Like its titular giant shark, The Meg is a lumbering behemoth of a movie, rising from the murky depths of mediocrity to gorge itself on box office cash in unreasonable quantities. And like that eponymous megalodon, it’s the kind of thing that should, for all intents and purposes, have died out long ago. The Meg has something of a storied production history, having languished in development hell for two decades before finally bringing its Jaws-meets-The–Abyss inanity to megaplex screens with the help of a significant dose of Chinese funds. Under the dubious ministrations of noted hack Jon Turteltaub, The Meg has finally surfaced to the resounding antipathy of audiences and critics bored enough to open their wallets.
Let’s get this out of the way: The Meg is a movie about Jason Statham fighting a 90-foot shark. He doesn’t quite get into a fistfight with it, of course, but you’d be surprised at how close the film comes to exactly that. When Statham states, in a throwaway line about an improbable romantic entanglement, “This may be the worst moment of [his] life,” the unintended subtext is palpable. And while that may be the most believable line reading that Statham can muster, who can really blame him? Turteltaub has delivered a film deficient in both style and substance, one that can’t decide whether it’s a straight-faced action blockbuster or high camp, thereby falling short of success in either arena.
While The Meg might not be as excruciatingly simplistic as last month’s Skyscraper, it equals that film in its blatant pandering to Eastern markets. As is becoming the trend for such movies, The Meg arbitrarily inserts Chinese characters into its narrative and appropriates Asian settings to cater to the foreign box office whims of its production studio — in this case Warner Bros with financing from Gravity Pictures, a wholly owned subsidiary of the aptly named China Media Capital. And by all metrics, this approach has succeeded, with the film taking the top spot this weekend on a domestic gross of $44.5 million while taking in $50 million in China. For those still struggling to understand the significance of the Chinese moviegoing dollar, $50 million only garnered The Meg a distant third-place opening in that market.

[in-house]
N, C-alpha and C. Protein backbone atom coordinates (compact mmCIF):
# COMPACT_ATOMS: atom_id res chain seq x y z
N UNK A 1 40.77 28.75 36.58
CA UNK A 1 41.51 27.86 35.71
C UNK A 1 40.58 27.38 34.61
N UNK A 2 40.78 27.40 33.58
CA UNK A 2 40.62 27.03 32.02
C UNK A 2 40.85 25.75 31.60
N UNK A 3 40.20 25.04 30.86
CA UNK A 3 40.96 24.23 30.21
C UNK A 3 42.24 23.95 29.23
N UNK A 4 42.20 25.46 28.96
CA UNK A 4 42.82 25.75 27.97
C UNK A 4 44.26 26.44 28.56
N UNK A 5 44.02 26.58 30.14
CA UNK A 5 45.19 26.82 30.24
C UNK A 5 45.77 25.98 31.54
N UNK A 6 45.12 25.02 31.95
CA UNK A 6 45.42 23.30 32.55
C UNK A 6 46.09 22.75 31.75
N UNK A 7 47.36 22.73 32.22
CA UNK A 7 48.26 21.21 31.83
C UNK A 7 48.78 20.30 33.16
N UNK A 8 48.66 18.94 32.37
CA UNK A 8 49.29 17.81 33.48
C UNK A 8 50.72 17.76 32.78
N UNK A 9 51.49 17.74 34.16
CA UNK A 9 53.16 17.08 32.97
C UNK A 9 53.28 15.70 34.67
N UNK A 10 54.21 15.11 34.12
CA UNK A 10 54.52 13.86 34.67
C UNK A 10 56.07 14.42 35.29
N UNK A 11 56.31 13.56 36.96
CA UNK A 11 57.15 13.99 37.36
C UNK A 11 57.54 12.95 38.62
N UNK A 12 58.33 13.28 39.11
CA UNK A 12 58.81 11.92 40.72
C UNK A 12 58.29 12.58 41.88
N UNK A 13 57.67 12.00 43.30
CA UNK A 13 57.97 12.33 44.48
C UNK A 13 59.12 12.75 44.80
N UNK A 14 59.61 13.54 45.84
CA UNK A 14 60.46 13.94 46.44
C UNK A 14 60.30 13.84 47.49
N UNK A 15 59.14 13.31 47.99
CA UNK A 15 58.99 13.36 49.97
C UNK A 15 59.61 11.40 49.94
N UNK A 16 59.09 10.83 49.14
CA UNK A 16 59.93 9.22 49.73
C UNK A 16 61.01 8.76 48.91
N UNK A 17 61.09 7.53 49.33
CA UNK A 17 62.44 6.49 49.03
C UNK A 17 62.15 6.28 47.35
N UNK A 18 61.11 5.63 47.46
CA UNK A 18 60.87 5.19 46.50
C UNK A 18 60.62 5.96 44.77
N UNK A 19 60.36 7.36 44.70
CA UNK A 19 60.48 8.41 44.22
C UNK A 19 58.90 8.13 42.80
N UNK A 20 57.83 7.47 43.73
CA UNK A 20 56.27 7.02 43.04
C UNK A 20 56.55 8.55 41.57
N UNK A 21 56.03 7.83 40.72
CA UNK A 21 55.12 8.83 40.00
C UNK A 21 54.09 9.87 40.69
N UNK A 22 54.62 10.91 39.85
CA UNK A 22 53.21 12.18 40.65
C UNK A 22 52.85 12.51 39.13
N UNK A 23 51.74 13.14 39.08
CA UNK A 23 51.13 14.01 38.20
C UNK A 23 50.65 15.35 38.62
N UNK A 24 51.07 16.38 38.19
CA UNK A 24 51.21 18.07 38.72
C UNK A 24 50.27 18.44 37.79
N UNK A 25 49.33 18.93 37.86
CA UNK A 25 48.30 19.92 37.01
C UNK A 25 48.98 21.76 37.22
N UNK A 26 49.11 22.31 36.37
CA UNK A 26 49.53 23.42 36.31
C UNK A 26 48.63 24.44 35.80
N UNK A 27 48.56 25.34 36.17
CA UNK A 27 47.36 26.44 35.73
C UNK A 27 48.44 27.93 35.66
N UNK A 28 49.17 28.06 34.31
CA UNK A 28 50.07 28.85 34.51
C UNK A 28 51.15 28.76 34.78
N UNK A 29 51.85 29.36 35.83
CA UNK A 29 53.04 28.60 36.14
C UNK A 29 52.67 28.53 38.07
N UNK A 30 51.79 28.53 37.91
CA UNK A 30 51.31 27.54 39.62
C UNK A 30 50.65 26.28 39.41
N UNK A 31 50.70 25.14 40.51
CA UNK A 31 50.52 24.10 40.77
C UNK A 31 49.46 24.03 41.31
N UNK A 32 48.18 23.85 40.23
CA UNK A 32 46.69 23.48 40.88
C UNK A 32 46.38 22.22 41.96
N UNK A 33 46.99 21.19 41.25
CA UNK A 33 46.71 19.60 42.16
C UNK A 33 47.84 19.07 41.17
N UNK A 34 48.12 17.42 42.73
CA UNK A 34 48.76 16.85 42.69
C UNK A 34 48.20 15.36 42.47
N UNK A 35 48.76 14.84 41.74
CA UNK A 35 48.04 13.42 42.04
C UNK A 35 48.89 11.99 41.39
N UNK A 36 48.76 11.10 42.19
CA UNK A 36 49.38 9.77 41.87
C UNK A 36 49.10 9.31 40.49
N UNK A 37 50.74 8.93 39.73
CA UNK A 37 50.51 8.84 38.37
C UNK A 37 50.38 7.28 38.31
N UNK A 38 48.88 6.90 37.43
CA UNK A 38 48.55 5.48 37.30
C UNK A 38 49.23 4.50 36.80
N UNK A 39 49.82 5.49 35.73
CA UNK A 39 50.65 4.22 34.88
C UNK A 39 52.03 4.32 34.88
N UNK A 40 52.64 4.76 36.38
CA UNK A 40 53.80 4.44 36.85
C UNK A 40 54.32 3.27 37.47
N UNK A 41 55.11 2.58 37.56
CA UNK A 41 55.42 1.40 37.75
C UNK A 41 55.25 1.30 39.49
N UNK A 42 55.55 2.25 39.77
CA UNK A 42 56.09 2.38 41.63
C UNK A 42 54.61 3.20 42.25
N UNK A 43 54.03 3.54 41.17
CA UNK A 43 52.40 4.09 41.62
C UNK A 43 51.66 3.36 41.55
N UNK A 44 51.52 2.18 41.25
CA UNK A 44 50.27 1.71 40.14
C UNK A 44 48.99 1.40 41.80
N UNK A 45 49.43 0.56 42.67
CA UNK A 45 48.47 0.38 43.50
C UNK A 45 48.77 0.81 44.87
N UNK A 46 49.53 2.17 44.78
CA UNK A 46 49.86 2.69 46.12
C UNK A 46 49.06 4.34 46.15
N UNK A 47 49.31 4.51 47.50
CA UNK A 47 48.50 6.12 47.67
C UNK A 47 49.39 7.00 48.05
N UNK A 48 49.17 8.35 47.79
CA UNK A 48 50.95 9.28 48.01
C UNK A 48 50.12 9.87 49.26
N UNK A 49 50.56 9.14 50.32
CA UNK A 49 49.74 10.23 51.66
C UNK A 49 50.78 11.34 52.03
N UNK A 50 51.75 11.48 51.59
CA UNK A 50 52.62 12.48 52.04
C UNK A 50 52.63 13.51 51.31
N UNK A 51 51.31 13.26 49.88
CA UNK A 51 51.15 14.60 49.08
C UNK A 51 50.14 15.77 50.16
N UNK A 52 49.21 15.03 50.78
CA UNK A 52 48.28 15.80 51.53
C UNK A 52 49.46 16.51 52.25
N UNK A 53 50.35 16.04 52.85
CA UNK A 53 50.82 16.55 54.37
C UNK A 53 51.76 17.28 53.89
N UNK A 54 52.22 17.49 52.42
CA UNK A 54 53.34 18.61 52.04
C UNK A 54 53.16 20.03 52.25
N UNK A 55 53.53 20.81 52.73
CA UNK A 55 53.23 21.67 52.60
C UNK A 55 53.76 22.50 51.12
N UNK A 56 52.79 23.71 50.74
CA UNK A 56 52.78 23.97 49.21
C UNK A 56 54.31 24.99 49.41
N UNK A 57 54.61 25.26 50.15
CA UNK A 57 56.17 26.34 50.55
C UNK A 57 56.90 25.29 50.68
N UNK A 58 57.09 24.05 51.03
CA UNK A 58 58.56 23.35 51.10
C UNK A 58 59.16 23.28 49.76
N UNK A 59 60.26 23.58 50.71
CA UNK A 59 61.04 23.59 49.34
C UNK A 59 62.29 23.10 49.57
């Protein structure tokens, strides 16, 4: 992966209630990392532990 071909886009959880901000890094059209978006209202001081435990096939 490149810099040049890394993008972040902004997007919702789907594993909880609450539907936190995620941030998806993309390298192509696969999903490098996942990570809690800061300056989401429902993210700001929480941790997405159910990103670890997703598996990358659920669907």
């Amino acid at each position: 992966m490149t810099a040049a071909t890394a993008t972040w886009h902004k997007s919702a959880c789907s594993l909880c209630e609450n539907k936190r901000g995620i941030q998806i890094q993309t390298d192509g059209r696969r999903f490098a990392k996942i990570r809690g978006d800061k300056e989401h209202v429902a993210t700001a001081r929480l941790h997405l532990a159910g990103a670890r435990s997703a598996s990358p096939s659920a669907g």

If The Meg is neither as dumb as it wants to be or as clever as it thinks it is, it’s still not entirely unentertaining. It moves along at a reasonable pace, and although its act structure is irredeemably flawed, its narrative thankfully eschews excessive exposition that would have been to absurd to include in the first place. Why is Rainn Wilson here as some sort of venture-capital-bro billionaire? Who cares? Giant shark! The film is so awash in tonal dissonance that, by the time the third act’s comedy-heavy set piece gets underway, it’s as if we’ve been transported into a different film, as though the process of Frankensteining dozens of scripts was unable to conceal the scars where they were joined. To say that The Meg jumps the shark would be to do a disservice to both sharks and jumping, but as far as abortive action spectacles go, it could be less watchable. Am I damning by faint praise? Perhaps.